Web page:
I’ve been looking at the pile of little tiny skeins of plied yarn from my two workshops with Deb Menz (SOAR 2008 and Spring 2009). They are a pretty lot.
I wrapped them onto old business cards*…
Then I took the leftover bits and started a project…
Pretty, isn’t it? Too bad it’s on hold right now. The rippling edges are bugging me. It took me a while to figure out why they ripple. And to explain, we have to go back to high school geometry.
The strips are knitted on the diagonal with 15 stitches. Since that edge is basically the hypotenuse of an isosceles right triangle, from geometry, we know that the width of the strip is 15 / sqrt(2), or approximately 10.6 stitches wide.
But when I do short rows to turn the corner**, I have a block that is 15 stitches wide. 15 is definitely wider than 10.6. And this forces the triangle created by the short rows to bulge out. The bulge disappears when you work the next strip outward because the elastic garter stitch allows the diagonal strips to be pulled out.
So, why am I abandoning it? While the inside strips will be straight, the edges will always be wonky. Since I don’t intend to block the blanket, the wavy outer edge will always remain. Will that be a bad thing? Will it be noticeable when I’m curled up on the couch? Or can I just call it structural interest? The answer to the 2nd question is no. I don’t know the answer to the other 2 questions yet. I also don’t know if it will bug me forever or if I will get over it. Until I figure it out, it’s going to stay at this stage. Or until I come up with another design.
So, Attempt 1 is on hold. Yes, Attempt 1.
Attempt 2 has already been ripped. It was based on Vivian Hoxbro’s domino theory. But I couldn’t come up with a satisfactory layout that satisfied one of my primary goals for this project: No snipping of already short skeins. Keep using the skein until it runs out and splice/darn in a new mini-skein. The project needs to be continuous. Domino knitting can be done with a continuous yarn, but I wasn’t happy with how the diagonals of the blocks are lining up. (After the first few blocks, I went to paper and pencil and diagrammed out to a 5×5 block and it sucked royally.) So, it has been ripped.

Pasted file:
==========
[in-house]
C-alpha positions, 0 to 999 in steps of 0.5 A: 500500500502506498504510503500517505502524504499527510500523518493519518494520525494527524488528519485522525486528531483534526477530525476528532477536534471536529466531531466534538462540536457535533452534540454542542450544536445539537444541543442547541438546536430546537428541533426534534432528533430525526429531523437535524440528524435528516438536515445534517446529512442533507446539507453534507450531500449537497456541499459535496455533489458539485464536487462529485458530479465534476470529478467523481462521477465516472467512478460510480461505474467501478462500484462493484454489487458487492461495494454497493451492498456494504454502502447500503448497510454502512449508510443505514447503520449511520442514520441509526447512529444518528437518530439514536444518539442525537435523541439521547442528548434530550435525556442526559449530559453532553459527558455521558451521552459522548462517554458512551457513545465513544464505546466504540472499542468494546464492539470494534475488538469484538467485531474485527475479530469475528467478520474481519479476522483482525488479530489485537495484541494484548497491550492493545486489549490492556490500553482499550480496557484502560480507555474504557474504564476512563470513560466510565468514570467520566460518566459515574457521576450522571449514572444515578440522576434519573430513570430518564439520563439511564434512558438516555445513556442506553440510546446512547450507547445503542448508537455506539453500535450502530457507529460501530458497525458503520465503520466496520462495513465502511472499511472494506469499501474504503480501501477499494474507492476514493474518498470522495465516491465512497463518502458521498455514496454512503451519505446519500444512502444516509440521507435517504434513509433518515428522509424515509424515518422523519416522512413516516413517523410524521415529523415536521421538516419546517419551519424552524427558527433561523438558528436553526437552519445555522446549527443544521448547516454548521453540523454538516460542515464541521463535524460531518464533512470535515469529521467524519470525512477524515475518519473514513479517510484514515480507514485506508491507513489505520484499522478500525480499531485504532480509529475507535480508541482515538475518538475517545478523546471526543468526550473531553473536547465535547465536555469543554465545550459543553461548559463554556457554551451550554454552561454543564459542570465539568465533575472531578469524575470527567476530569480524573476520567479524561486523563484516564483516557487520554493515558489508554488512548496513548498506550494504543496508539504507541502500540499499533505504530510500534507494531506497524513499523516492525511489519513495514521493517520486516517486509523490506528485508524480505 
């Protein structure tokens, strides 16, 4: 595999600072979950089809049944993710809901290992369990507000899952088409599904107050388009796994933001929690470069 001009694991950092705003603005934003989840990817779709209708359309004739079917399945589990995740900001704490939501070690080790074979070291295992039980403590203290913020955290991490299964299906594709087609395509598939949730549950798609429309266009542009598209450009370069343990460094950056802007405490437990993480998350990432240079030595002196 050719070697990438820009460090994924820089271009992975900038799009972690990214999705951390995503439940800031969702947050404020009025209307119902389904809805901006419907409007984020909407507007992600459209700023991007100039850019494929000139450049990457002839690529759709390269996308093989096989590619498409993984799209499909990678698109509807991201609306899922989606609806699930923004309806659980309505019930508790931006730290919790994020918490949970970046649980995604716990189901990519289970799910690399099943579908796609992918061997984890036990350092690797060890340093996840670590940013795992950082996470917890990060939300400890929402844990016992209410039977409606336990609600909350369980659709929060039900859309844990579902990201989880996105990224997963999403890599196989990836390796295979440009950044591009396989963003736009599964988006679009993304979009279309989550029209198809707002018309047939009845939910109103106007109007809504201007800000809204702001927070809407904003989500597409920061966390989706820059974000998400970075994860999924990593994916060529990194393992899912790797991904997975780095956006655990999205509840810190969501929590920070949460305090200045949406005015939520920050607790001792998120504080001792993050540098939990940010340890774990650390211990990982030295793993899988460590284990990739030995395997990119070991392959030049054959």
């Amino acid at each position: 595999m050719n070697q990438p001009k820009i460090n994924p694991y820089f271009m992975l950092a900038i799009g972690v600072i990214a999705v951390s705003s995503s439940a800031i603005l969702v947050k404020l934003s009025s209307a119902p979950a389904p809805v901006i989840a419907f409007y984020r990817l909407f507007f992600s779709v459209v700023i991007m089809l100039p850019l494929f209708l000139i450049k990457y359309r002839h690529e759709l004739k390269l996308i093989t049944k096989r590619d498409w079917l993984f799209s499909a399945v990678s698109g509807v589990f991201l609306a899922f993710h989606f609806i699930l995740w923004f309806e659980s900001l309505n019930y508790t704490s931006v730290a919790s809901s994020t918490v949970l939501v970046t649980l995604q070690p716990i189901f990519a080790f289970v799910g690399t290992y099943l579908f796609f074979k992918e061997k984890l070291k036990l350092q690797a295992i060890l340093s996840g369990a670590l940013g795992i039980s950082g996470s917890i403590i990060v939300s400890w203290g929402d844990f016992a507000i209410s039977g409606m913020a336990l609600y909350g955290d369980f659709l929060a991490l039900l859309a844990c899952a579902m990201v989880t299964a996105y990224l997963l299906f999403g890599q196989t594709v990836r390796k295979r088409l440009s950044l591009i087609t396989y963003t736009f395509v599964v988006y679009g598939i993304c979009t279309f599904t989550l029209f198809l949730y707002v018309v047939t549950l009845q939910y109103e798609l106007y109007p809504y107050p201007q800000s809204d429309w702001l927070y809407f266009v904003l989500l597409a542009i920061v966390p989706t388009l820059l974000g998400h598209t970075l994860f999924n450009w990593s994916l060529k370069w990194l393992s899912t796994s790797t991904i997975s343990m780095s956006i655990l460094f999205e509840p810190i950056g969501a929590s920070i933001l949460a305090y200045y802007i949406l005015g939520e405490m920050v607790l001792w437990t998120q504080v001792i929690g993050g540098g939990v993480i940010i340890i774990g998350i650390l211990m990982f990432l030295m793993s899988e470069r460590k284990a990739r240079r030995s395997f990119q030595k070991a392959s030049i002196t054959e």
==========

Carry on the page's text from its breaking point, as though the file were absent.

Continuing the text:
This brings us to Attempt 3. Just a normal garter strip of 12 sts wide. Since the piece is knit straight, the short row corners will maintain the lines of the fabric, thus, no bulges. As with Attempt 1, I will work this in a spiral from the center out. This will satisfy my other goal: a design that allows me to keep going and stop (almost) anytime I want. No pre-planning required, except to save enough yarn for an i-cord edging. But the good news there is, I can always spin more.
Why didn’t I go with a log cabin blanket? While the center of these blankets start with a small/narrow strip of knitting, the subsequent rounds create wider and wider strips of knitting. With my tiny sample skeins, some of them may not even span a single row before I have to start a new skein. This will dilute the colors too much. This brings me to another goal: highlight the individuality of these skeins by concentrating them into small blocks of color.
When this last sample is the same size as Attempt 1, I’ll do a side by side comparison before deciding on which design to continue with. Or to come up with Attempt 4.
(You know, I’m beginning to know what Charlene goes through when she is designing by the seat of her pants. Or skirt. Or something.)
In the meantime, I’m practicing my knitting and purling backwards. By the end of this, I should be quite ready to work on my Kathryn Alexander kit.
* Why business cards? Because I have a lot of old business cards. These business cards are of good quality cardboard and of a great size for wrapping yarn samples. I used to trim my own from art boards, but that got old, and they aren’t always the same size. At my last couple of jobs, each time I moved offices, I had to order new cards. And we played musical offices every 6 months or so. They finally got wise and started to use standard mailing address on the cards. But then I changed job titles…Anyway, the bottom line is that I have a large supply of these things.
Why save wrapped samples? I have a couple of reasons for doing this. One is record keeping. I wanted to be able to reference back to what A looks like as a single and what happens when A is paired with something of a different hue, value, and saturation.
The second reason for these wrapped cards is for play. When I took my color workshops with Michele Whipplinger, I loved playing with her hundreds of yarn/thread wrapped cards. We spent hours just rummaging through these cards and pairing them together in different combinations. The idea of building hundreds of these cards at a go is a daunting one. This is why I still don’t have any. But I’m changing that, starting now.
Yes, Michele’s cards were mostly solid colors, but no matter. It’s still fun to play with these. Each time I look at a plied sample, I get a different impression, depending on my mood. What I didn’t think was working in the sample yesterday isn’t the same as my thoughts today. It’s still a good color exercise. Having the singles to refer back to allows me to figure out what I need to do to replicate, or change a single aspect of the plied yarn.
** Turning the corner for working on the diagonal is really the reverse of a normal short-row corner. You start out knitting 2 sts, turn, and start nibbling back, working 1 more stitch with each subsequent row. Once you reach the full width, you have essentially put a square edge to the diagonal piece. Now, you have to get the new side back on the diagonal by working wrapped short rows.
Ed. Note: Fixed a few typos (knibbling indeed!) and light balanced the yarn cards.